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IELTS Academic Reading

Time: Approximately 20 minutes


  • Answer all the questions.
  • You can change your answers at any time during the test.


  • There are 13 questions in this test.
  • Each question carries one mark.

Do not click 'Start test' until you are told to do so.

minute left
Passage 3

Read the text below and answer Question 27-40

History of telegraph in communication

Jean-Antoine Nollet was a French clergyman and physicist. In 1746 he gathered about two hundred monks into a circle about a mile (1.6 km) in circumference, with pieces of iron wire connecting them. He then discharged a battery of Leyden jars through the human chain and observed that each man reacted at substantially the same time to the electric shock, showing that the speed of electricity’s propagation was very high. Given a more humane detection system, this could be a way of signaling over long distances. In 1 748, Nollet invented one of the first electrometers, the electroscope, which detected the presence of an electric charge by using electrostatic attraction and repulsion.

After the introduction of the European semaphore lines in 1792, the world’s desire to further its ability to communicate from a distance only grew. People wanted a way to send and receive news from remote locations so that they could better understand what was happening in the world around them—not just what was going on in their immediate town or city. This type of communication not only appealed to the media industry, but also to private individuals and companies who wished to stay in touch with contacts. In 1840 Charles Wheatstone from Britain, with William Cooke, obtained a new patent for a telegraphic arrangement. The new apparatus required only a single pair of wires, but the telegraph was still too costly for general purposes. In 1 845, however, Cooke and Wheatstone succeeded in producing the single needle apparatus, which they patented, and from that time the electric telegraph became a practical instrument, soon adopted on all the railway lines of the country.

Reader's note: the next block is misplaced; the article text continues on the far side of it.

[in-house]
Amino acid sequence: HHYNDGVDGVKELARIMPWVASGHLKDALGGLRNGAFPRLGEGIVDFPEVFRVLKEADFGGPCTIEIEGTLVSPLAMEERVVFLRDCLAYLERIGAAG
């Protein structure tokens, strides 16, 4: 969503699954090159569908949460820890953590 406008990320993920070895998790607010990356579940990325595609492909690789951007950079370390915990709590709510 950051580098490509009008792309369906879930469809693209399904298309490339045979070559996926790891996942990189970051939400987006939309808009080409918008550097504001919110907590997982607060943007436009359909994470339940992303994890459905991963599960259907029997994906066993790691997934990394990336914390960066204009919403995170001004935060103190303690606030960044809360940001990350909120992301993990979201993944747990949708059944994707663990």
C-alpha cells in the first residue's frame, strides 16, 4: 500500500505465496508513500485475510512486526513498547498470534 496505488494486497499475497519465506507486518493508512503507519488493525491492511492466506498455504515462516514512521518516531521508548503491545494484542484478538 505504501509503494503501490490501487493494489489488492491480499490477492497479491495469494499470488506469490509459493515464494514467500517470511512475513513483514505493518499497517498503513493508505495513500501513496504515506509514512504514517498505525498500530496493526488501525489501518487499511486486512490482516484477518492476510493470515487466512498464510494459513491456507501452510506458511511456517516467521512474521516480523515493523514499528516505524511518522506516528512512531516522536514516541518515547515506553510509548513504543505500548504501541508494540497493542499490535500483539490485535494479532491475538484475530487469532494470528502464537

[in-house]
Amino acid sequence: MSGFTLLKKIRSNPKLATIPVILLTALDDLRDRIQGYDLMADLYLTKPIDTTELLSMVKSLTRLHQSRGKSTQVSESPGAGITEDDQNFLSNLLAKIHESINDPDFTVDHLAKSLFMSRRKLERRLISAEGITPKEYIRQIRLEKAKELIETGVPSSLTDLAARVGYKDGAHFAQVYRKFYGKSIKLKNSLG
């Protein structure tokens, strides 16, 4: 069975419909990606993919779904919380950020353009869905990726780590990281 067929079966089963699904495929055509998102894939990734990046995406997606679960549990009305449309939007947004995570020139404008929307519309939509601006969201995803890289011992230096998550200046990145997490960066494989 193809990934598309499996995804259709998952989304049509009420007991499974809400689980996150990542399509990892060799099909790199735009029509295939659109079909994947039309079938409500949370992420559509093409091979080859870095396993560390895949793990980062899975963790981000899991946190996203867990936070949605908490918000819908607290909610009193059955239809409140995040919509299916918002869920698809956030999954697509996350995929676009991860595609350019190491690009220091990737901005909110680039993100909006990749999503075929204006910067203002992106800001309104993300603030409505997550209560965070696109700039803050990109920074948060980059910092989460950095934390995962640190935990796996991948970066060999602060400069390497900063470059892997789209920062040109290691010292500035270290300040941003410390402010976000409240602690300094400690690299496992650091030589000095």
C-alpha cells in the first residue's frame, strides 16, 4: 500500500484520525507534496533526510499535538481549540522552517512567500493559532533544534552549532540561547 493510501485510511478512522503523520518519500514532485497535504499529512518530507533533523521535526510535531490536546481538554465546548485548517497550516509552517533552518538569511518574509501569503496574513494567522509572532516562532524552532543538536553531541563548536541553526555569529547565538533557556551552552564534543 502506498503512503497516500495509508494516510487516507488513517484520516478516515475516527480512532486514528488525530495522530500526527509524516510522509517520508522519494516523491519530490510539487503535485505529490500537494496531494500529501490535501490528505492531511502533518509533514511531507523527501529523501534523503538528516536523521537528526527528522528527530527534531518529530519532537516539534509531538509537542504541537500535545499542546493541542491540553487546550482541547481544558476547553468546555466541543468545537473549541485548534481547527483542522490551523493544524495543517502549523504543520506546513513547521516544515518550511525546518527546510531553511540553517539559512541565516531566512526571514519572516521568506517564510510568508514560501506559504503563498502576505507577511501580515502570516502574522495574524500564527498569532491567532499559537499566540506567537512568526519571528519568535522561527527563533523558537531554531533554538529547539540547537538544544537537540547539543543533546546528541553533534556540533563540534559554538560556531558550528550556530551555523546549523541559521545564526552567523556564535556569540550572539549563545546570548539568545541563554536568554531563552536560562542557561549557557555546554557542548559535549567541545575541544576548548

It was the European optical telegraph, or semaphore, that was the predecessor of the electrical recording telegraph that changed the history of communication forever. Building on the success of the optical telegraph, Samuel F. B. Morse completed a working version of the electrical recording telegraph, which only required a single wire to send code of dots and dashes. At first, it was imagined that only a few highly skilled encoders would be able to use it but it soon became clear that many people could become proficient in Morse code. A system of lines strung on telegraph poles began to spread in Europe and America.

In the 1840s and 1850s several individuals proposed or advocated construction of a telegraph cable across the Atlantic Ocean, including Edward Thornton and Alonzo Jackman. At that time there was no material available for cable insulation and the first breakthrough came with the discovery of a rubber-like latex called gutta-percha. Introduced to Britain in 1843, gutta-percha is the gum of a tree native to the Malay Peninsula and Malaysia. After the failure of their first cable in 1850, the British brothers John and Jacob Brett laid a successful submarine cable from Dover to Calais in 1851. This used two layers of gutta-percha insulation and an armoured outer layer. With thin wire and thick insulation, it floated and had to be weighed down with lead pipe.